Maps are rarely straightforward representations of the world. Since Edward O.C. Ord drew Los Angeles' first official map in 1849, mapmakers have projected their visions for the city onto their creations, shaping L.A.'s image and self-perception through maps ranging from putatively informational to fanciful and whimsical.
Maps have even shaped the city itself. Ord the surveyor imposed Cartesian order--and American land-use policies--on the formerly Mexican city by sketching an orthogonal grid of rectangular property tracts in the unsettled area southeast of the Plaza. In the ensuing years, city growth etched Ord's lines onto the landscape as the streets and city blocks of downtown L.A.
Similarly, transportation planners have long communicated their oft-competing visions for regional transportation through maps; the Harbor, Hollywood, and Santa Monica Freeways all began as a cartographer's line, sharing the page with proposed but never-built roads like the Beverly Hills Freeway. The maps appeared to present a rational solution to the city's traffic congestion woes, but they neither captured nor foresaw consequences like divided neighborhoods, air pollution, and further fragmentation of the metropolis.
This week, we asked the members of L.A. as Subject to search through their collections for one notable map that informs our understanding of Southern California. Their contributions below represent only a sampling of the map collections preserved in our region's archives.
Zanja Madre, 1868
Highlights from the Los Angeles Public Library's extensive maps collection are on display now through November 4 as part of "As the City Grew," an exhibition at the Central Library. Map librarian Glen Creason, author of "Los Angeles in Maps," submitted this 1868 map by William Moore of the Zanja Madre.
In the days before L.A. tapped its aquifers and, later, distant watersheds to quench its thirst, the Los Angeles River was the city's primary source of water. The open-air Zanja Madre, or mother ditch, diverted water from the river near its confluence with the Arroyo Seco and carried it downstream to the settlement of Los Angeles and its surrounding farms.
Santa Monica, 1875
Many cities began as maps. Governor Felipe de Neve sketched a plan for El Pueblo de la Reyna de los Angeles months before the first pobladores arrived in 1781. Likewise, J. E. Jackson drew this map of Santa Monica in 1875—the same year, librarian Cynni Murphy of the Santa Monica Public Library notes, that the town's first lots were sold.
Topographical Map of Sawtelle, 1925
Humans are not the only actors in L.A.'s history; impersonal forces like climate and topography play a role, too. The 1925 topographic map below is from the California Geographical Survey, an online resource created by geographer William A. Bowen and hosted by the Department of Geography and the College of Social and Behavioral Sciences at California State University Northridge. Bowen writes of the map's source collection:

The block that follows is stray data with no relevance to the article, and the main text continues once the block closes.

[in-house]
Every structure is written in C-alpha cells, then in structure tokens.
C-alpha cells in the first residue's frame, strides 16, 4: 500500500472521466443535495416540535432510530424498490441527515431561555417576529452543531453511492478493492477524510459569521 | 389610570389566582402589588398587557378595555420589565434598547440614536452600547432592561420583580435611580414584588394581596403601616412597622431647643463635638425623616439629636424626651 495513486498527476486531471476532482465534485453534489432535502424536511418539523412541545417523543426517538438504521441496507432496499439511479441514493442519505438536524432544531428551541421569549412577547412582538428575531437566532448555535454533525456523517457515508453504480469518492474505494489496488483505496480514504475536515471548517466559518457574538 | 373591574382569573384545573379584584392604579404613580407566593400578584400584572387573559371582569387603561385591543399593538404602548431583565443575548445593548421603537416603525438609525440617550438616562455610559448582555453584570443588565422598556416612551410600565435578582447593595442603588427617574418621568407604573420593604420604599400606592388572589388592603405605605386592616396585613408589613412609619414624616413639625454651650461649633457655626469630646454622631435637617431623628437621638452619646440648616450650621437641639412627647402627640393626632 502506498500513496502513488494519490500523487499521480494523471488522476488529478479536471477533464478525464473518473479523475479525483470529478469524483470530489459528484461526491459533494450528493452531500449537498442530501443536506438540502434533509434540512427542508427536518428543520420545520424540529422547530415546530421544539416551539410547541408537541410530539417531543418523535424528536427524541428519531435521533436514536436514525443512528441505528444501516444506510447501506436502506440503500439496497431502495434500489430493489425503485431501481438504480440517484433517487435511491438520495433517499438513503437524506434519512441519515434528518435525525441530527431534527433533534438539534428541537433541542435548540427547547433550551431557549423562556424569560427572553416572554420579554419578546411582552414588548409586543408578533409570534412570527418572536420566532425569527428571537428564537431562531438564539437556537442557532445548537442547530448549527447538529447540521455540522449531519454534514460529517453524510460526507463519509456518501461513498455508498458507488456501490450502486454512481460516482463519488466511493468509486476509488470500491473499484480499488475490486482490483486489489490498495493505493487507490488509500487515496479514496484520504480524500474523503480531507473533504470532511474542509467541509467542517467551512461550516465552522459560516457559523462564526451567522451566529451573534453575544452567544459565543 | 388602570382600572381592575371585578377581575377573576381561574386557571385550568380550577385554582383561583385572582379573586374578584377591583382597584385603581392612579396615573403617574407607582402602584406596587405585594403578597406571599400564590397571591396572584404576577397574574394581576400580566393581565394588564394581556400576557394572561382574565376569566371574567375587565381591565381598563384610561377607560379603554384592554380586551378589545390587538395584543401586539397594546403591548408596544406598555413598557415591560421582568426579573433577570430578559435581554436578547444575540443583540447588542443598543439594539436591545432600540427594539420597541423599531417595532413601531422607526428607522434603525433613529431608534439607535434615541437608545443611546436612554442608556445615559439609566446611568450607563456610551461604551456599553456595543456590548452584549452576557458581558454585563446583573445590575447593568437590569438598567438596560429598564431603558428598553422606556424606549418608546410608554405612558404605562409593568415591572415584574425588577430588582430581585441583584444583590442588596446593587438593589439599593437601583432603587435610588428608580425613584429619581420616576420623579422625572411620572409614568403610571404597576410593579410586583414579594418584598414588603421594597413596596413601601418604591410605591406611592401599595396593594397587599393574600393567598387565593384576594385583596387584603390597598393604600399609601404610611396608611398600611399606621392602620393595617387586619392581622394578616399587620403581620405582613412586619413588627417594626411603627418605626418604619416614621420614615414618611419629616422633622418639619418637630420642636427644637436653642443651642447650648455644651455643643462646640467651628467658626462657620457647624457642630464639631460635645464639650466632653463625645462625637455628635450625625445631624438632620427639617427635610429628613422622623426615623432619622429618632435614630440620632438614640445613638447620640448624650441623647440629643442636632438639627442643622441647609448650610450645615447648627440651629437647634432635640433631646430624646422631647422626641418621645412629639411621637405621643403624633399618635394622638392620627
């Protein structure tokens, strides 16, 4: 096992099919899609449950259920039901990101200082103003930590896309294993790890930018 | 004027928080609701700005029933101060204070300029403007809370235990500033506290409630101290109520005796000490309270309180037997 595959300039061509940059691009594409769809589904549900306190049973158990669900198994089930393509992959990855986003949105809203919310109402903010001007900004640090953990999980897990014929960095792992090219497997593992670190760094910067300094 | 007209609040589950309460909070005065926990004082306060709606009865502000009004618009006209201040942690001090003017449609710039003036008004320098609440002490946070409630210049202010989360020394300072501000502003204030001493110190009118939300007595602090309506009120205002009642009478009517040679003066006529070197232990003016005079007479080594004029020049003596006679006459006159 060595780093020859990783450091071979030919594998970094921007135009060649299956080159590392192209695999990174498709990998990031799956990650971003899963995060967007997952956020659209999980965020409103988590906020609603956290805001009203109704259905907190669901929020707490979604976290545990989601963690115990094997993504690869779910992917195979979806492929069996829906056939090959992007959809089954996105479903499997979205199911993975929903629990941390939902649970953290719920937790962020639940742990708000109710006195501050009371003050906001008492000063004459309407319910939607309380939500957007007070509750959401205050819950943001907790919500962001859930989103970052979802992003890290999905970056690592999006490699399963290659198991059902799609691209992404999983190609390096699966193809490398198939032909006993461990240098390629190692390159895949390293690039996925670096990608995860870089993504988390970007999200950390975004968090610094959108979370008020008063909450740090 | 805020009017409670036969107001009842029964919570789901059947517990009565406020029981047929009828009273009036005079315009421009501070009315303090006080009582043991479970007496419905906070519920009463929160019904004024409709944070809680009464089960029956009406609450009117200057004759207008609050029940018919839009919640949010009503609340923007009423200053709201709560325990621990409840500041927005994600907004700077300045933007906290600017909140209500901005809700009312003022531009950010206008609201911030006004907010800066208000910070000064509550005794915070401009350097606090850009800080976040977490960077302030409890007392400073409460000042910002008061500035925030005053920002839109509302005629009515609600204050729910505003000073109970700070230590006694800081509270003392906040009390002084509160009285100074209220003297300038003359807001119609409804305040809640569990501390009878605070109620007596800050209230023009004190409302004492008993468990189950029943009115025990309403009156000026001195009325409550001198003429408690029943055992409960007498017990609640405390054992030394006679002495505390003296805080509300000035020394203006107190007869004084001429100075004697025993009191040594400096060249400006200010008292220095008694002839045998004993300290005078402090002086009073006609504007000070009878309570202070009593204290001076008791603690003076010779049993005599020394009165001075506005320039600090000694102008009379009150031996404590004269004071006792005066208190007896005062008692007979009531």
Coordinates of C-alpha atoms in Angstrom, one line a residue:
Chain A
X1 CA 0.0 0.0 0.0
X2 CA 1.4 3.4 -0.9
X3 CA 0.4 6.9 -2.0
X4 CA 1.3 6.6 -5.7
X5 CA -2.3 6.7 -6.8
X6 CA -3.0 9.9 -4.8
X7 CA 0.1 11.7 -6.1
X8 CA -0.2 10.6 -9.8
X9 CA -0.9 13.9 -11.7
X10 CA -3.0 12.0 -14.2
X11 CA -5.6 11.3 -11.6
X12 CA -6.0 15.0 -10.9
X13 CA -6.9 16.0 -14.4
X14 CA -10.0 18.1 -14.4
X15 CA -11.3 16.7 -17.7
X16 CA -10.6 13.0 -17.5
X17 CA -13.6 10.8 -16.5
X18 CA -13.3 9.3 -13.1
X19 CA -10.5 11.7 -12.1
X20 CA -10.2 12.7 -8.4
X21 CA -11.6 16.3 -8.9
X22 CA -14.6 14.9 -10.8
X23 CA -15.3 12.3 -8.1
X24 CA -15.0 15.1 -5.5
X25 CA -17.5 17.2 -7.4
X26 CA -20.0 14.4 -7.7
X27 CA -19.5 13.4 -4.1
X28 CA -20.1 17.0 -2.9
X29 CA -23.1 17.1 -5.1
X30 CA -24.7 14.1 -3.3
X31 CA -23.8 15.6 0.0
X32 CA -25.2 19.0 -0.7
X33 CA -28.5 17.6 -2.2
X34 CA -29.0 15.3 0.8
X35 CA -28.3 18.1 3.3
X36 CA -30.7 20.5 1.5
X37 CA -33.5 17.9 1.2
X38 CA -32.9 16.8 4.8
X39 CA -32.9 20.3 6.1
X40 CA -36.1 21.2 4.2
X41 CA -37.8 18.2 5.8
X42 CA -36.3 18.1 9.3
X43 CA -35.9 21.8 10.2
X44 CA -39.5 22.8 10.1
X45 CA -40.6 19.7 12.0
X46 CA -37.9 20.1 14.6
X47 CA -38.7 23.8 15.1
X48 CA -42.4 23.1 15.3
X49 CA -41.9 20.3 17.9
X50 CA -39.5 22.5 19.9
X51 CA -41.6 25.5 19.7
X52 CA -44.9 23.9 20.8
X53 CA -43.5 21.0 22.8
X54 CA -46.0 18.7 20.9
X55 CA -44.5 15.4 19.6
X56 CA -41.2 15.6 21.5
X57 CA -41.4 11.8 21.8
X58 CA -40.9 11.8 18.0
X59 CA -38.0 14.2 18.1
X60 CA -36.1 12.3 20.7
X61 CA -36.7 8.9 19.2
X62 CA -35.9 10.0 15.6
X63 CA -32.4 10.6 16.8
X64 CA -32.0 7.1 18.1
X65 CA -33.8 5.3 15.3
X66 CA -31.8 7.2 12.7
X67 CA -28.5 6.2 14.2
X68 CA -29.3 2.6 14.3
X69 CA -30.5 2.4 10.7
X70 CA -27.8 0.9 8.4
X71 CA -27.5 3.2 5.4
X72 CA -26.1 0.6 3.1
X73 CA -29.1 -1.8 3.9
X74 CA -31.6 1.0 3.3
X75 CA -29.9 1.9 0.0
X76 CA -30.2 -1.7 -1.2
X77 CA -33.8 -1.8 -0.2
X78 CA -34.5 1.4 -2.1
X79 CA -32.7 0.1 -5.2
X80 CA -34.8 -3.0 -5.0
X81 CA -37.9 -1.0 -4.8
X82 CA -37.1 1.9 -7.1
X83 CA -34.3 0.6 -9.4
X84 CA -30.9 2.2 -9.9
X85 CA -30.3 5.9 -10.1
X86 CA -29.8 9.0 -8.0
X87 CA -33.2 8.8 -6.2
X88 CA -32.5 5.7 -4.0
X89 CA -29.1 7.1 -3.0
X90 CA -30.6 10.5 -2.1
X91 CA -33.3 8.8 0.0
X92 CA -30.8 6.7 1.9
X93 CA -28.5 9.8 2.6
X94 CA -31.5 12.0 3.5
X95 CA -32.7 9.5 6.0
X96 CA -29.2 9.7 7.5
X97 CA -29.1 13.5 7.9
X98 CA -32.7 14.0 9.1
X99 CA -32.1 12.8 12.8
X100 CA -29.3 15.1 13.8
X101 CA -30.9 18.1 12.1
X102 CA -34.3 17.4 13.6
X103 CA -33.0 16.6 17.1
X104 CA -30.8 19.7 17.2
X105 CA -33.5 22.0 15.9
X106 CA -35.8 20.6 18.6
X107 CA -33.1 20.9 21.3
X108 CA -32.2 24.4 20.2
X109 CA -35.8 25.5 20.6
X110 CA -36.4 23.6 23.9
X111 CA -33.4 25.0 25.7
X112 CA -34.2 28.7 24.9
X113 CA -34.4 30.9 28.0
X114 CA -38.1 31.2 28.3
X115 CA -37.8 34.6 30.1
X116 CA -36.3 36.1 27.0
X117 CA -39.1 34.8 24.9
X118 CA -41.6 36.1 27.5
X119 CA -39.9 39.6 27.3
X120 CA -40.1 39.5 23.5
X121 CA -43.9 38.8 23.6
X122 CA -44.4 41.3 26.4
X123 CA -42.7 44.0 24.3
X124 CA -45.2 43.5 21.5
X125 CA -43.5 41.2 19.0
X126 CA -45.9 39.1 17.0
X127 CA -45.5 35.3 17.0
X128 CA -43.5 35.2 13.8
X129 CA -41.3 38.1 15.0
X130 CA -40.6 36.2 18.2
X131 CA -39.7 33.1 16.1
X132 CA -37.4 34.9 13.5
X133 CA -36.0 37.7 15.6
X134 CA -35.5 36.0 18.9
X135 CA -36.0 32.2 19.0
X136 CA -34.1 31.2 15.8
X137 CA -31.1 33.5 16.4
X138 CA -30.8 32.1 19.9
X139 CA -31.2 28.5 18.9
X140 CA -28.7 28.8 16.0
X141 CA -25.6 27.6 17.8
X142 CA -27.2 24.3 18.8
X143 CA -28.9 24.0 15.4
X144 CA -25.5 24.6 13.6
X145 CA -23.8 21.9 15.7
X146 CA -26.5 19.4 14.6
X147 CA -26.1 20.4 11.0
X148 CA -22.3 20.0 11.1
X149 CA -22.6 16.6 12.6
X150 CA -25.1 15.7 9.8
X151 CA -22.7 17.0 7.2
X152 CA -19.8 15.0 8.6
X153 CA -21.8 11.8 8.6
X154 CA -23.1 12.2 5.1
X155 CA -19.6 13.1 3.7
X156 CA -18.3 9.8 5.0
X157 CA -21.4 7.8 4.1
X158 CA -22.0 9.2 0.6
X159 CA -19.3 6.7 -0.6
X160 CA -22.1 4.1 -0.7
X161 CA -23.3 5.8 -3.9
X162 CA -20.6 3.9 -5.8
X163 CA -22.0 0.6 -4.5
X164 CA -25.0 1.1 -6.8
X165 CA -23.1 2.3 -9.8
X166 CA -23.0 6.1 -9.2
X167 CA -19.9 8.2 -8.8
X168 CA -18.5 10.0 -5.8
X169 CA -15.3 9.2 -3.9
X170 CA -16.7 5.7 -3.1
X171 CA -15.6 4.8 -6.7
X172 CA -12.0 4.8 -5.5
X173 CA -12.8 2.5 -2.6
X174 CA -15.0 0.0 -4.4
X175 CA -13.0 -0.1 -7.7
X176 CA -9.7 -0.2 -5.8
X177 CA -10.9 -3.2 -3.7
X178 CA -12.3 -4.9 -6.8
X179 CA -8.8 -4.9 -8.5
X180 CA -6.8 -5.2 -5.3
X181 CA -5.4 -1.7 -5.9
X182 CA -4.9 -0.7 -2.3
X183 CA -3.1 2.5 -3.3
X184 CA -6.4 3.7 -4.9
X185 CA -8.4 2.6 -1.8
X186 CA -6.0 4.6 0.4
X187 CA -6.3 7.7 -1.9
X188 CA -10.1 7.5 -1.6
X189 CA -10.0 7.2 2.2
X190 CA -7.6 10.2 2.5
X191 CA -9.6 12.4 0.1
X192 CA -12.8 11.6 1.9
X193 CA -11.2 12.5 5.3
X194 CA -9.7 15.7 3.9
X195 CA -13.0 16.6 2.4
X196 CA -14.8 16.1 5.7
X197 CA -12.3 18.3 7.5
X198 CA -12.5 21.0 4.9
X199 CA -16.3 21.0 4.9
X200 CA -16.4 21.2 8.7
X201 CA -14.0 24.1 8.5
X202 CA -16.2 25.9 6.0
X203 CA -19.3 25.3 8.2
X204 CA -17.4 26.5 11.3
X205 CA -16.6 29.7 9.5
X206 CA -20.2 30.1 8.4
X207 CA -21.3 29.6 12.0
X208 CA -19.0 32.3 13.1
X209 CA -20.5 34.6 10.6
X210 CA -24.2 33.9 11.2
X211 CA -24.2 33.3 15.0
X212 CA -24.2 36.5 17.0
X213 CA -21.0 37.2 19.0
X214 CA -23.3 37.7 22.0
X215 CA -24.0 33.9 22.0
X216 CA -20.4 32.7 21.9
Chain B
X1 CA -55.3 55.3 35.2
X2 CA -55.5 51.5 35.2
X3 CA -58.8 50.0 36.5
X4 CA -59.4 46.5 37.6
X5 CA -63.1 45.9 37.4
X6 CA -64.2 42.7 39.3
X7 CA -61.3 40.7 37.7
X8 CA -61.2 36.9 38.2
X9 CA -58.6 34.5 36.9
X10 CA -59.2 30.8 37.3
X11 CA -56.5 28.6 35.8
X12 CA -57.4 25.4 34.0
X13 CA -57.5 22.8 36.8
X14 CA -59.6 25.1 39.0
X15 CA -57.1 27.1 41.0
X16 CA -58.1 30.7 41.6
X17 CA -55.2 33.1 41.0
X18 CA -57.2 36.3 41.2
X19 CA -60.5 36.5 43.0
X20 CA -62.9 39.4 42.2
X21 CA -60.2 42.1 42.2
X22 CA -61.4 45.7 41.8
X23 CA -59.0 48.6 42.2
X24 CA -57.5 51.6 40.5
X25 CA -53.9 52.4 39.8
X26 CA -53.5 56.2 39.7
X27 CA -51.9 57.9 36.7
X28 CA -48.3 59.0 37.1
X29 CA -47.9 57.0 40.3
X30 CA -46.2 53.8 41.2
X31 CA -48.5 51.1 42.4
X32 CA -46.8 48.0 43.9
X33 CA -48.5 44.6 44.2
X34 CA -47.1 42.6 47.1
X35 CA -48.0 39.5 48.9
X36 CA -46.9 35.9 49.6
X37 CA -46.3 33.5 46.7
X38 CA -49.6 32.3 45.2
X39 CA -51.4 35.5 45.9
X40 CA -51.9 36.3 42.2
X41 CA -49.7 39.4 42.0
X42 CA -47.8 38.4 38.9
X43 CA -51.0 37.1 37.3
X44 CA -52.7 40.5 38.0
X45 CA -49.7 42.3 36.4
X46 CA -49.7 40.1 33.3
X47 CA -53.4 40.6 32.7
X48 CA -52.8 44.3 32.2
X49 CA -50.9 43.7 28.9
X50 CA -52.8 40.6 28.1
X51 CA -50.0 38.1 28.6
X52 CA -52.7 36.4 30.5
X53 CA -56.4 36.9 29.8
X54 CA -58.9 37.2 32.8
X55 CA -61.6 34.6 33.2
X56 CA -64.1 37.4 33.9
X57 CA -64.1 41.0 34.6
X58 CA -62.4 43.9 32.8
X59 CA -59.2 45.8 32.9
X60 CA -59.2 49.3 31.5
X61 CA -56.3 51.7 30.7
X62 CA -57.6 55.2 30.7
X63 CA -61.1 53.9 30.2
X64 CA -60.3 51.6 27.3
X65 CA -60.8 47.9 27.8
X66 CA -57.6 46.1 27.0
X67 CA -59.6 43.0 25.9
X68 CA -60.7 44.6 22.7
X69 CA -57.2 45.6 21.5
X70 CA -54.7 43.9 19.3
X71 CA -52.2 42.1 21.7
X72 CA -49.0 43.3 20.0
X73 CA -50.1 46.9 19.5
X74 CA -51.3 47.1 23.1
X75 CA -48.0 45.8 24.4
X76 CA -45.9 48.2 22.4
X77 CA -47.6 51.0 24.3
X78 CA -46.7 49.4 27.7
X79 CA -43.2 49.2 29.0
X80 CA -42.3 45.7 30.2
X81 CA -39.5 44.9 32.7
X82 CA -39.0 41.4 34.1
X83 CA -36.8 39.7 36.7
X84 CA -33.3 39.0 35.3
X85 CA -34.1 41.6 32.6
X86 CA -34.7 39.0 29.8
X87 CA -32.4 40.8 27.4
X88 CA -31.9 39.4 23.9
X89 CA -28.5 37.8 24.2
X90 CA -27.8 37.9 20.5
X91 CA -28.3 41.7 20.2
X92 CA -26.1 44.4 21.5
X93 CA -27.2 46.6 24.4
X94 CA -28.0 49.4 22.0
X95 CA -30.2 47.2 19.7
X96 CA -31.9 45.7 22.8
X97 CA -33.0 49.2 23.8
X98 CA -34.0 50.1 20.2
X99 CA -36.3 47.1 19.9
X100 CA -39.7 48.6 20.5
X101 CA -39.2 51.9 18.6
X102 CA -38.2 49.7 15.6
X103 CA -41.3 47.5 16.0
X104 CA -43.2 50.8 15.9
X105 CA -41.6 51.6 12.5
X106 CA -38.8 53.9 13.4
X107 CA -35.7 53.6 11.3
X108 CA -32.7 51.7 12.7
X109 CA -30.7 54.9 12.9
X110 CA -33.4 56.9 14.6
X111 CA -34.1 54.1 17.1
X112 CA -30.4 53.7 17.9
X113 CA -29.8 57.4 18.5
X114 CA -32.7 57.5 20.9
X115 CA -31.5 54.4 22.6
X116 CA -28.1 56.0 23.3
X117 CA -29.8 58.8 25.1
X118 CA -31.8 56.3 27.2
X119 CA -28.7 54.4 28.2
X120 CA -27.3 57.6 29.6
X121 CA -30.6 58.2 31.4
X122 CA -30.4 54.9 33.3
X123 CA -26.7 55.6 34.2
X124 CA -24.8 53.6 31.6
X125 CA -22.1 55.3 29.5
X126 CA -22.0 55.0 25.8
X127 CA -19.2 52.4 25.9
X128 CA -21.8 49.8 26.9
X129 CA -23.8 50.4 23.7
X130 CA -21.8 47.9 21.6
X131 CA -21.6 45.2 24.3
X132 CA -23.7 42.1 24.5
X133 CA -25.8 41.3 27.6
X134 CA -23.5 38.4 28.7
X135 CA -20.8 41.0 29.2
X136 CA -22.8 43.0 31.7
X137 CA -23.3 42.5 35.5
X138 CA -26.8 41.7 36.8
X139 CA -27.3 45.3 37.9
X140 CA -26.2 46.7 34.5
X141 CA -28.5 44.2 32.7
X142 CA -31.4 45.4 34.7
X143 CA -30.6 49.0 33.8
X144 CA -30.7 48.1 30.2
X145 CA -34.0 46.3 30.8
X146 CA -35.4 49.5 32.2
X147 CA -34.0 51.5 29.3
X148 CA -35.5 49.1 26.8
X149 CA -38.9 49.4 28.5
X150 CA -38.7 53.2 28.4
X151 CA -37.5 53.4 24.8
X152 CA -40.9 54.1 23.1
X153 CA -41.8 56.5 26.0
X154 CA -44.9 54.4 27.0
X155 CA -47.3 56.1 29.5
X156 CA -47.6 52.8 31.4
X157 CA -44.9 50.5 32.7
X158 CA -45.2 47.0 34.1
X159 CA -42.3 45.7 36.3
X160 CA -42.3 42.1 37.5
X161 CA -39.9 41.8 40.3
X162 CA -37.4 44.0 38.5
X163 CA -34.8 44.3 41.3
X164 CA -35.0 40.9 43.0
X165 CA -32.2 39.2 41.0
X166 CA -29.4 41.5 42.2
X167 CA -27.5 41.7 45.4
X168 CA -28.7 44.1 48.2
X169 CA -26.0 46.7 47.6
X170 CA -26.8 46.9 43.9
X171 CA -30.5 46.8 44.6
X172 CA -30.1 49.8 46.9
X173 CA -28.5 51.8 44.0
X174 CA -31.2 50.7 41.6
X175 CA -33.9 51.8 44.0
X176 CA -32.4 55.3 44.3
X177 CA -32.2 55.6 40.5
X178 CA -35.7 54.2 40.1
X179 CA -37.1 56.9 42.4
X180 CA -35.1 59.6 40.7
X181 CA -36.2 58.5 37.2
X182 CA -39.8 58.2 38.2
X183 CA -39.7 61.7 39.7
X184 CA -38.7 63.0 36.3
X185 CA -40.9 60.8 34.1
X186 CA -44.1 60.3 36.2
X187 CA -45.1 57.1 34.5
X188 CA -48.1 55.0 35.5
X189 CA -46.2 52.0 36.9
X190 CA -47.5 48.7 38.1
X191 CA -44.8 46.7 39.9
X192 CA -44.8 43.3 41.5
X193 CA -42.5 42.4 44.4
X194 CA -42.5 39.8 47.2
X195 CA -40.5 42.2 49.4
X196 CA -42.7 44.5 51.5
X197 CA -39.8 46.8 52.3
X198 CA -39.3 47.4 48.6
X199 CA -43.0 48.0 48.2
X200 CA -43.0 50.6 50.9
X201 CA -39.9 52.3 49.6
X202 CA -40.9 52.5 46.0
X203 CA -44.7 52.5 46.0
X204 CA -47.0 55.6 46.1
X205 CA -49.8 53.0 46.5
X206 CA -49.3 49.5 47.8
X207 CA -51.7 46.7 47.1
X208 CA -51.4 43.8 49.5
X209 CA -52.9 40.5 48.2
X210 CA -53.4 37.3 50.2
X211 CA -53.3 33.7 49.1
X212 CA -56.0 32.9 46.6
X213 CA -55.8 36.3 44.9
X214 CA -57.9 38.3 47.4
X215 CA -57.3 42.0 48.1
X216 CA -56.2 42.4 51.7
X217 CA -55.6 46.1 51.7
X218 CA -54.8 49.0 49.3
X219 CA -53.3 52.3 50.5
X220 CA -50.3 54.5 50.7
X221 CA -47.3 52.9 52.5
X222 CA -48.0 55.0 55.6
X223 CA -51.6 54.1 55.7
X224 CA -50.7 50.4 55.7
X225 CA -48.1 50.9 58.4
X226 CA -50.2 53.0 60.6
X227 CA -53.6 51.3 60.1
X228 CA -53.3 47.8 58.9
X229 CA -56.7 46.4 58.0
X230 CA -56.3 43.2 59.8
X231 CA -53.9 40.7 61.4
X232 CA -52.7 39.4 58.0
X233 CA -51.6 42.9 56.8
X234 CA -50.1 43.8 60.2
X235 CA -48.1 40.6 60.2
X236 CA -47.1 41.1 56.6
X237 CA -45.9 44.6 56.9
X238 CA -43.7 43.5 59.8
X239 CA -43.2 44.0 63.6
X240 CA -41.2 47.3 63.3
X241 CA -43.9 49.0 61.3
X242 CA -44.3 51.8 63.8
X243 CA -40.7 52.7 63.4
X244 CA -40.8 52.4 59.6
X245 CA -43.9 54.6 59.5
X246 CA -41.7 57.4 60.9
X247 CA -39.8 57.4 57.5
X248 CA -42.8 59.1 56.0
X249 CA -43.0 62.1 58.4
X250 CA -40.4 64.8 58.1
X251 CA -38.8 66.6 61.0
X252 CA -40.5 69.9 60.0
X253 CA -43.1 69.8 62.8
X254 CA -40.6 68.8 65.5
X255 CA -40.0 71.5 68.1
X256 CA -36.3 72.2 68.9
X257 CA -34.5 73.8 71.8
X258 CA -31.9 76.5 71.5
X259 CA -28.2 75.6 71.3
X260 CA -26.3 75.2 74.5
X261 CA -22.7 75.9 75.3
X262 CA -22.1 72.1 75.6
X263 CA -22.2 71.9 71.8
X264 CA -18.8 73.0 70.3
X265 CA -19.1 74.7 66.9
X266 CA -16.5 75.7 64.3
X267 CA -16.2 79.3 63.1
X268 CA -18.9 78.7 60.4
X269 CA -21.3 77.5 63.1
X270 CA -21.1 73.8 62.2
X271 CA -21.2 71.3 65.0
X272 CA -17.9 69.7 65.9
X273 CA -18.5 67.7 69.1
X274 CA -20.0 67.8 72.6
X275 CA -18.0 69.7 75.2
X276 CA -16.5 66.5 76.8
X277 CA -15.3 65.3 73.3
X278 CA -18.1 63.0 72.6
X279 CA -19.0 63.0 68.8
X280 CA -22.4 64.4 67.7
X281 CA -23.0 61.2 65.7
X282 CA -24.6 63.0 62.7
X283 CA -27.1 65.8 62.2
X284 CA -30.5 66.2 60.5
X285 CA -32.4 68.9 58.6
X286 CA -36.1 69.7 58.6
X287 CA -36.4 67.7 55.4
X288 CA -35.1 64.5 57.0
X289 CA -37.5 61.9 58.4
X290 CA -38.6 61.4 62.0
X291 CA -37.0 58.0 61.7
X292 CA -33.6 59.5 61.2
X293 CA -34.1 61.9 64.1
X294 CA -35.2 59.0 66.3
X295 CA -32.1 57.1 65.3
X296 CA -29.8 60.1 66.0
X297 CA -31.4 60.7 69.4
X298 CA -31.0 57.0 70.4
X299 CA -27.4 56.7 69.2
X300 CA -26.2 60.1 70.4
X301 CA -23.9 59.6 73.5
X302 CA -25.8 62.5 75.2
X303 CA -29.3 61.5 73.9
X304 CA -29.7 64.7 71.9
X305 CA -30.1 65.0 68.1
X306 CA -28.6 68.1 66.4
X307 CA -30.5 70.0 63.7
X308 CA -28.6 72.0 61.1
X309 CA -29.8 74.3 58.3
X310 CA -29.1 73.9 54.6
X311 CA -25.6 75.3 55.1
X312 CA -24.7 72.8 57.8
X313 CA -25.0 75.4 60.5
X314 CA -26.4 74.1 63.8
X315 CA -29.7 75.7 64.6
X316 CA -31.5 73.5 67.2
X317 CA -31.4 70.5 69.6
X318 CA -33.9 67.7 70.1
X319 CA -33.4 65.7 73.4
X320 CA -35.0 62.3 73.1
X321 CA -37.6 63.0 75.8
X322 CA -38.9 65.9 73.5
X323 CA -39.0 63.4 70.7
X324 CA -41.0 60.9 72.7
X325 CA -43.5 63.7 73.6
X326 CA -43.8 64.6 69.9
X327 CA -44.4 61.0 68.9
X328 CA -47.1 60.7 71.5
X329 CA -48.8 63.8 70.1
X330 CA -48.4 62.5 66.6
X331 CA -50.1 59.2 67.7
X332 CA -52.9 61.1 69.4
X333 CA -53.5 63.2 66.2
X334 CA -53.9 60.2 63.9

This collection of historical topographic maps was first created during the 1920s and 1930s, two decades that witnessed the explosive growth of population and automobiles throughout Southern California. It documents in rare detail the basic geography of the land and the new twentieth-century metropolis that was forming on the Pacific Shore.
Wood-Engraved Star Map, Circa 1932
Star maps have guided tourists to the homes of the stars for almost as long as Hollywood has been the movie capital of the world. This unique take on the star map, a circa 1932 wood engraving by artist Paul Landacre, is preserved at UCLA's William Andrews Clark Memorial Library. Manuscripts and Archives Librarian Rebecca Fenning notes that the library also houses the original woodblock that created this print.
Dimout Zones, 1942
Navigating the curves of Mulholland Drive can be challenging enough in daylight. But during World War II, the U.S. War Department imposed dimout regulations on many roads--including Mulholland--that were visible from the ocean, requiring motorists to drive with their headlights off at night. This 1942 map from the Automobile Club of Southern California archives shows where dimout regulations would be enforced, explains Auto Club historian Matthew W. Roth:
In the fall of 1942, Auto Club cartographers and U.S. Department of War officials surveyed the coast of Southern California to define the "dimout zone," where motorists were required to turn off their headlights. Designed to thwart enemy vessels off the coast, the dimout would make it more difficult to navigate using onshore landmarks and would eliminate the backlighting of potential targets. Using the Auto Club's standard map of Metropolitan Los Angeles, the survey team marked those roads and highways where the dimout would be enforced. The blue and yellow markings indicate the direction from which the particular road would be visible from the water.
Master Plan of Freeways, 1957
While some mid-century transportation planners focused on replacing the region's aging rail transit network, others envisioned an expanded system of roadways that would accommodate L.A.'s booming population of automobile drivers. While many of the highways they proposed were eventually set in concrete, L.A.'s web of freeways represents only a fraction of what planners proposed to satisfy the county's traffic needs. The map below, from a 1957 report by the Citizens Traffic and Transportation Committee for the Extended Los Angeles Area, shows many freeways and parkways that never became more than lines on paper.
Digital Resources Librarian Kenn Bicknell of the Metro Library explains:
People forget so many of the planned freeways that fell off the drawing board due to either lack of funding or community NIMBYism. The Beverly Hills Freeway, the Whitnall Freeway, the Alessandro Freeway--we have many studies and reports in our collection that document the love affair with freeway and parkway planning, going back to the 1940s.